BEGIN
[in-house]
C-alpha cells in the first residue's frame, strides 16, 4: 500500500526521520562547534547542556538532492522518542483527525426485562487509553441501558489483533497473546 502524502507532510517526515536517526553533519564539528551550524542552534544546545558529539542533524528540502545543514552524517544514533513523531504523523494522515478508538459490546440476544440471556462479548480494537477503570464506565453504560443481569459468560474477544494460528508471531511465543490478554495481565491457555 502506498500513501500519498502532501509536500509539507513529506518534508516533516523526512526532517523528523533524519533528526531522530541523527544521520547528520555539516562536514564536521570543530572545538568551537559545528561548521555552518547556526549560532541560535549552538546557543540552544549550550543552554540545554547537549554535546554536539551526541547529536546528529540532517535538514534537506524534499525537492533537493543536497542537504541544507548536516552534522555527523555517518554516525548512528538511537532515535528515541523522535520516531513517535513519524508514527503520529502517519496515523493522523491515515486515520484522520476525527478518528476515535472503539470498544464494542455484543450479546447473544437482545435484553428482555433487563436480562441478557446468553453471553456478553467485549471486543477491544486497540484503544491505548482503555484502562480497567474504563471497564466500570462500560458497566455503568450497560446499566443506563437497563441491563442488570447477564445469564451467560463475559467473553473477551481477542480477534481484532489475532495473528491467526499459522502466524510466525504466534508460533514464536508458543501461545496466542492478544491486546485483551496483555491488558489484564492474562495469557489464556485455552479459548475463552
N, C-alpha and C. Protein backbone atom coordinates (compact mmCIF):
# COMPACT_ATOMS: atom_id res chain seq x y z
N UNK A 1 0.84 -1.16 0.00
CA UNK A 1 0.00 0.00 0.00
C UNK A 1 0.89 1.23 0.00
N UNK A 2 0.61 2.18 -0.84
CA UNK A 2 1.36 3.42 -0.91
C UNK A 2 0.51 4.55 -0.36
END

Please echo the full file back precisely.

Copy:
[in-house]
C-alpha cells in the first residue's frame, strides 16, 4: 500500500526521520562547534547542556538532492522518542483527525426485562487509553441501558489483533497473546 502524502507532510517526515536517526553533519564539528551550524542552534544546545558529539542533524528540502545543514552524517544514533513523531504523523494522515478508538459490546440476544440471556462479548480494537477503570464506565453504560443481569459468560474477544494460528508471531511465543490478554495481565491457555 502506498500513501500519498502532501509536500509539507513529506518534508516533516523526512526532517523528523533524519533528526531522530541523527544521520547528520555539516562536514564536521570543530572545538568551537559545528561548521555552518547556526549560532541560535549552538546557543540552544549550550543552554540545554547537549554535546554536539551526541547529536546528529540532517535538514534537506524534499525537492533537493543536497542537504541544507548536516552534522555527523555517518554516525548512528538511537532515535528515541523522535520516531513517535513519524508514527503520529502517519496515523493522523491515515486515520484522520476525527478518528476515535472503539470498544464494542455484543450479546447473544437482545435484553428482555433487563436480562441478557446468553453471553456478553467485549471486543477491544486497540484503544491505548482503555484502562480497567474504563471497564466500570462500560458497566455503568450497560446499566443506563437497563441491563442488570447477564445469564451467560463475559467473553473477551481477542480477534481484532489475532495473528491467526499459522502466524510466525504466534508460533514464536508458543501461545496466542492478544491486546485483551496483555491488558489484564492474562495469557489464556485455552479459548475463552
N, C-alpha and C. Protein backbone atom coordinates (compact mmCIF):
# COMPACT_ATOMS: atom_id res chain seq x y z
N UNK A 1 0.84 -1.16 0.00
CA UNK A 1 0.00 0.00 0.00
C UNK A 1 0.89 1.23 0.00
N UNK A 2 0.61 2.18 -0.84
CA UNK A 2 1.36 3.42 -0.91
C UNK A 2 0.51 4.55 -0.36